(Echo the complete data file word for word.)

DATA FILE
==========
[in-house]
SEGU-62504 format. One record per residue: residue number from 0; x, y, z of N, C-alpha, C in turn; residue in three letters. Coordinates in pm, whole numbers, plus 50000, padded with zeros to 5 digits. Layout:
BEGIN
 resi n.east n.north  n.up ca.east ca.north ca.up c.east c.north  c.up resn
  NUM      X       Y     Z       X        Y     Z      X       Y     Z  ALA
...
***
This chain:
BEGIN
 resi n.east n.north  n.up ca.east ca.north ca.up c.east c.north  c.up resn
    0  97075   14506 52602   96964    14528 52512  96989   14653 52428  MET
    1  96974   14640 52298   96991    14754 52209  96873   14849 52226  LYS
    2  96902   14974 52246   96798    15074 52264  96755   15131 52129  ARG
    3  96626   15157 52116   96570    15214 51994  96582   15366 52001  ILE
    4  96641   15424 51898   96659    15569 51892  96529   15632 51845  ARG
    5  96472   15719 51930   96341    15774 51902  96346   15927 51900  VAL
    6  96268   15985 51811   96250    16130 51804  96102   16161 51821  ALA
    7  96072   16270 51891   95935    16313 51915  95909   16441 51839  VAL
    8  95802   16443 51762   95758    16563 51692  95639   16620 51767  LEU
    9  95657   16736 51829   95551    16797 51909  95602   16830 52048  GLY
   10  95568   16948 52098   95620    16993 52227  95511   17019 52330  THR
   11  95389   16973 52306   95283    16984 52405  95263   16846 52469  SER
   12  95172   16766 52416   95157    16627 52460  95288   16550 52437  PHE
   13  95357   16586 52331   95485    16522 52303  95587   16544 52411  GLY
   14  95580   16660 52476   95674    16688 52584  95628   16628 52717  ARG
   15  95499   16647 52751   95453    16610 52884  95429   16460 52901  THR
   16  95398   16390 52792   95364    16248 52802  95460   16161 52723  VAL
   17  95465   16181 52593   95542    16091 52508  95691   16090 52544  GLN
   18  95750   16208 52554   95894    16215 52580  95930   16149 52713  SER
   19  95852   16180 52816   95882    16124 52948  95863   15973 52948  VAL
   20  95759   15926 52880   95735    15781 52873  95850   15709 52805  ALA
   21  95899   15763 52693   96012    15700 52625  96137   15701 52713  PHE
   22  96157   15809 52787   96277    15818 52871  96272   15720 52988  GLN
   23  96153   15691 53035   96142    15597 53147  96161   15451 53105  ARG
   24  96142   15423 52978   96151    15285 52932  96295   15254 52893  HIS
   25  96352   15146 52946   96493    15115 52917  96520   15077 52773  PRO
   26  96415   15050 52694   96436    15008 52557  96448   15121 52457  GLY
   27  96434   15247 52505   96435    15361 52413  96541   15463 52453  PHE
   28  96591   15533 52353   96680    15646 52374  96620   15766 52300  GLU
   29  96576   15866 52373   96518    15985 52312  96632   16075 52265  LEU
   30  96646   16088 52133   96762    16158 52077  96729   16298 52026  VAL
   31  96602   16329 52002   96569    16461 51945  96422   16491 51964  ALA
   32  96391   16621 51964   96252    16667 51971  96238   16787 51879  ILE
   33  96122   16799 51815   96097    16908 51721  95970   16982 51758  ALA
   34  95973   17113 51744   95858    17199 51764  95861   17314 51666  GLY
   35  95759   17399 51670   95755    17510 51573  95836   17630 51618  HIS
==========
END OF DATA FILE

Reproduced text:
[in-house]
SEGU-62504 format. One record per residue: residue number from 0; x, y, z of N, C-alpha, C in turn; residue in three letters. Coordinates in pm, whole numbers, plus 50000, padded with zeros to 5 digits. Layout:
BEGIN
 resi n.east n.north  n.up ca.east ca.north ca.up c.east c.north  c.up resn
  NUM      X       Y     Z       X        Y     Z      X       Y     Z  ALA
...
***
This chain:
BEGIN
 resi n.east n.north  n.up ca.east ca.north ca.up c.east c.north  c.up resn
    0  97075   14506 52602   96964    14528 52512  96989   14653 52428  MET
    1  96974   14640 52298   96991    14754 52209  96873   14849 52226  LYS
    2  96902   14974 52246   96798    15074 52264  96755   15131 52129  ARG
    3  96626   15157 52116   96570    15214 51994  96582   15366 52001  ILE
    4  96641   15424 51898   96659    15569 51892  96529   15632 51845  ARG
    5  96472   15719 51930   96341    15774 51902  96346   15927 51900  VAL
    6  96268   15985 51811   96250    16130 51804  96102   16161 51821  ALA
    7  96072   16270 51891   95935    16313 51915  95909   16441 51839  VAL
    8  95802   16443 51762   95758    16563 51692  95639   16620 51767  LEU
    9  95657   16736 51829   95551    16797 51909  95602   16830 52048  GLY
   10  95568   16948 52098   95620    16993 52227  95511   17019 52330  THR
   11  95389   16973 52306   95283    16984 52405  95263   16846 52469  SER
   12  95172   16766 52416   95157    16627 52460  95288   16550 52437  PHE
   13  95357   16586 52331   95485    16522 52303  95587   16544 52411  GLY
   14  95580   16660 52476   95674    16688 52584  95628   16628 52717  ARG
   15  95499   16647 52751   95453    16610 52884  95429   16460 52901  THR
   16  95398   16390 52792   95364    16248 52802  95460   16161 52723  VAL
   17  95465   16181 52593   95542    16091 52508  95691   16090 52544  GLN
   18  95750   16208 52554   95894    16215 52580  95930   16149 52713  SER
   19  95852   16180 52816   95882    16124 52948  95863   15973 52948  VAL
   20  95759   15926 52880   95735    15781 52873  95850   15709 52805  ALA
   21  95899   15763 52693   96012    15700 52625  96137   15701 52713  PHE
   22  96157   15809 52787   96277    15818 52871  96272   15720 52988  GLN
   23  96153   15691 53035   96142    15597 53147  96161   15451 53105  ARG
   24  96142   15423 52978   96151    15285 52932  96295   15254 52893  HIS
   25  96352   15146 52946   96493    15115 52917  96520   15077 52773  PRO
   26  96415   15050 52694   96436    15008 52557  96448   15121 52457  GLY
   27  96434   15247 52505   96435    15361 52413  96541   15463 52453  PHE
   28  96591   15533 52353   96680    15646 52374  96620   15766 52300  GLU
   29  96576   15866 52373   96518    15985 52312  96632   16075 52265  LEU
   30  96646   16088 52133   96762    16158 52077  96729   16298 52026  VAL
   31  96602   16329 52002   96569    16461 51945  96422   16491 51964  ALA
   32  96391   16621 51964   96252    16667 51971  96238   16787 51879  ILE
   33  96122   16799 51815   96097    16908 51721  95970   16982 51758  ALA
   34  95973   17113 51744   95858    17199 51764  95861   17314 51666  GLY
   35  95759   17399 51670   95755    17510 51573  95836   17630 51618  HIS